- Mormonism: The Faith of the 21st Century by Edward K. Watson. This is a landmark book and packs one heck of a punch. One reviewer commented, “I thoroughly enjoyed perusing this volume. I’ve found myself turning to it for clear, sound discussions of questions concerning Mormon theology. And while Watson uses hundreds of sources and tackles some very difficult questions, his method is designed for comprehension and appeal to the non-scholar.
On the back cover of the book we read, “Edward Watson uses forty Bible versions and more than sixty Bible Dictionaries, Hebrew-English and Greek English Lexicons all of which are from the leading non-Mormon scholars in examining the usage and interpretation of pertinent biblical words and passages. He also draws from Kabbalistic writings, Rabbinical literature, the Pseudepigrapha, Apocrypha, the Church Fathers, Philo, Josephus, Dead Sea Scrolls, Targums and even theoretical physics and modern cosmology in presenting Mormon thought in a logical and biblical manner.
The retail is $39.95, however, we have it on sale for $29.95 plus $2.00 shipping and handling.
More information on what is available at the book store is available here:
Just click on the “This Month’s Specials” link on the left side of the screen.
-Scott Gordon FAIR President
BOOK REVIEWS ON THE FAIR WEBSITE
Looking for a review of that book a friend just gave you? Try searching the 90 book reviews found on the FAIR website (FAIR reviews and FARMS and others).
Most books critical of the LDS faith can be found here.
We welcome article submissions for the FAIR Web site. If you would like to submit an article, please review the editing guidelines at:
Submit your article to the FAIR Journal Editor. An appropriate article would be one that affirms the truthfulness of the Church of Jesus Christ of Latter-day Saints.
While LDS apologetics (in the broadest sense) deals with refuting critics of the Church, articles don’t necessarily have to deal with anti-Mormonism, but may deal with some new evidence of the Book of Mormon, some interesting scripture interpretation, a viewpoint or quote from the early Christian Fathers or other historical figure, an interesting lesson idea, an inspiring missionary story, Church history, or your view on a current event related to the Church or a piece from a historical journal.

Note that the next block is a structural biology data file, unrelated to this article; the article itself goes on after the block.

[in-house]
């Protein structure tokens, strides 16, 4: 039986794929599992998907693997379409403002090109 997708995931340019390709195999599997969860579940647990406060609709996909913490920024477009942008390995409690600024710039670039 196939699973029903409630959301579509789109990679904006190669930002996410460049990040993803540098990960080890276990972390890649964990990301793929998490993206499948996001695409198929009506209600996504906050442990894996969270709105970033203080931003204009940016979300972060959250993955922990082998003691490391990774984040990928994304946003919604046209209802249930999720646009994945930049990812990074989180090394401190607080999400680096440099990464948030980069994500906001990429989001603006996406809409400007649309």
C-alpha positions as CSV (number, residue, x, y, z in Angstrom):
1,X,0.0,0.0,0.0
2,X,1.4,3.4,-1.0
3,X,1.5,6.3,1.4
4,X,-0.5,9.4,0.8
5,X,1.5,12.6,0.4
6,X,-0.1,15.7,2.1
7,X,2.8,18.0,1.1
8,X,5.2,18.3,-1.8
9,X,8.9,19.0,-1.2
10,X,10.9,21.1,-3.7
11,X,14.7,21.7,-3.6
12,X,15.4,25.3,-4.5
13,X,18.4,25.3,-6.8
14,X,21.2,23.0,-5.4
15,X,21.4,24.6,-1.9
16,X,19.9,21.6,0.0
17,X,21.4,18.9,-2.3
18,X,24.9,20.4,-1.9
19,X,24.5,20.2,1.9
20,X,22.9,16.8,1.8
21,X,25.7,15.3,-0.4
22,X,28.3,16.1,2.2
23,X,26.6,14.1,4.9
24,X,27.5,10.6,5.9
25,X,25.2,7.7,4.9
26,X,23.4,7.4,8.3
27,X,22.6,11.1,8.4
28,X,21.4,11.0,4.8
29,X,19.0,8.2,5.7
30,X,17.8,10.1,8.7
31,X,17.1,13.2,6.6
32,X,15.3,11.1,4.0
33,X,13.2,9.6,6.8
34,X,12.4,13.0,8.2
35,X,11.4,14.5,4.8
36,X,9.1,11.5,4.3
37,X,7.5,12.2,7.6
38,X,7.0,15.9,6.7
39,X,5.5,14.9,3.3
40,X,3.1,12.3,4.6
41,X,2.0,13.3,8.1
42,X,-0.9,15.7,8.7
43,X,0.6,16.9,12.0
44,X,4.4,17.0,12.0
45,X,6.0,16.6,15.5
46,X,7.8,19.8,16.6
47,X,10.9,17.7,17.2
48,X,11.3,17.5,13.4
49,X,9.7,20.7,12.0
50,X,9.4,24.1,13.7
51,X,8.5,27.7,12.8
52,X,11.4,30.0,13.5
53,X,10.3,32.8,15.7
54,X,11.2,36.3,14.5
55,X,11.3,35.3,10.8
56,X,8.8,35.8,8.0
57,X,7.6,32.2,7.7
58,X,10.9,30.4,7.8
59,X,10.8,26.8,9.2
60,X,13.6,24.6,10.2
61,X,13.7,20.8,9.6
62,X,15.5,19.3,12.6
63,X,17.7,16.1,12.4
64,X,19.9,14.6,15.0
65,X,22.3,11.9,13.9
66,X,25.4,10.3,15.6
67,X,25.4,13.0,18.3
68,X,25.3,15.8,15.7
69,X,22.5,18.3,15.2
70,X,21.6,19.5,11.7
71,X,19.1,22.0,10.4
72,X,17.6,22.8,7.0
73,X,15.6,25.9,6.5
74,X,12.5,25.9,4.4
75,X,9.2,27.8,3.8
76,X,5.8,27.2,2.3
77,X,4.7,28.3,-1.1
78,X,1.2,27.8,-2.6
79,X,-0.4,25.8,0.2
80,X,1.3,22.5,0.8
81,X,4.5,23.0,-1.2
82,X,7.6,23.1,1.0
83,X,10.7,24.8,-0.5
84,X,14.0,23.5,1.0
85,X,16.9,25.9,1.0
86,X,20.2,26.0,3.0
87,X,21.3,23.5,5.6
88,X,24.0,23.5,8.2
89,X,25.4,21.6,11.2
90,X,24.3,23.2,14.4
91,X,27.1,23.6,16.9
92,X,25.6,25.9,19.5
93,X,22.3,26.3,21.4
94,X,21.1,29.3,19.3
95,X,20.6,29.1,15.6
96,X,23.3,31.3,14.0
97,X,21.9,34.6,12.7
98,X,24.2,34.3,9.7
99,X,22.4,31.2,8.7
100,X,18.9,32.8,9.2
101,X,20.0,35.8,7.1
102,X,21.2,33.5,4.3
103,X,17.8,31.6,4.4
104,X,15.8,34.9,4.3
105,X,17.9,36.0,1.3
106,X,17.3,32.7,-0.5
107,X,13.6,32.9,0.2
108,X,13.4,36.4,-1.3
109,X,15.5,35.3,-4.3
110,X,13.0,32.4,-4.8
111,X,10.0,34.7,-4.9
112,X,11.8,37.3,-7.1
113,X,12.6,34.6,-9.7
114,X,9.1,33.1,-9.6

We may also accept articles from people who are not members of The Church of Jesus Christ of Latter-day Saints that may not necessarily meet the guidelines of supporting the church if it is a topic of general interest to people involved in apologetics.
A submission may range in length from several pages to a single paragraph.
FAIR is not owned, controlled by or affiliated with The Church of Jesus Christ of Latter-day Saints. All research and opinions provided in the FAIR Journal and on the FAIR Web site (http://www.fairlds.org) are the sole responsibility of FAIR, and should not be interpreted as official statements of LDS doctrine, belief or practice.
If someone has forwarded this e-journal to you and you would like to join you should go to www.fairlds.org and click on the FAIR Publications link.
If you are very interested in apologetics and would like to actively participate in FAIR you should consider joining our apologetics e-mail list. Visit www.fairlds.org and click on the Join FAIR link to join this list.
If you manage your own e-mail list, and wish to include some of these thoughts or articles on your list, contact us through our Web site, at this page: www.fairlds.org/contact.psp. We have a fairly liberal policy of using our material so long as you contact us first to gain permission and clearly identify that your source was FAIR and by adding a link to the FAIR Web site (www.fairlds.org).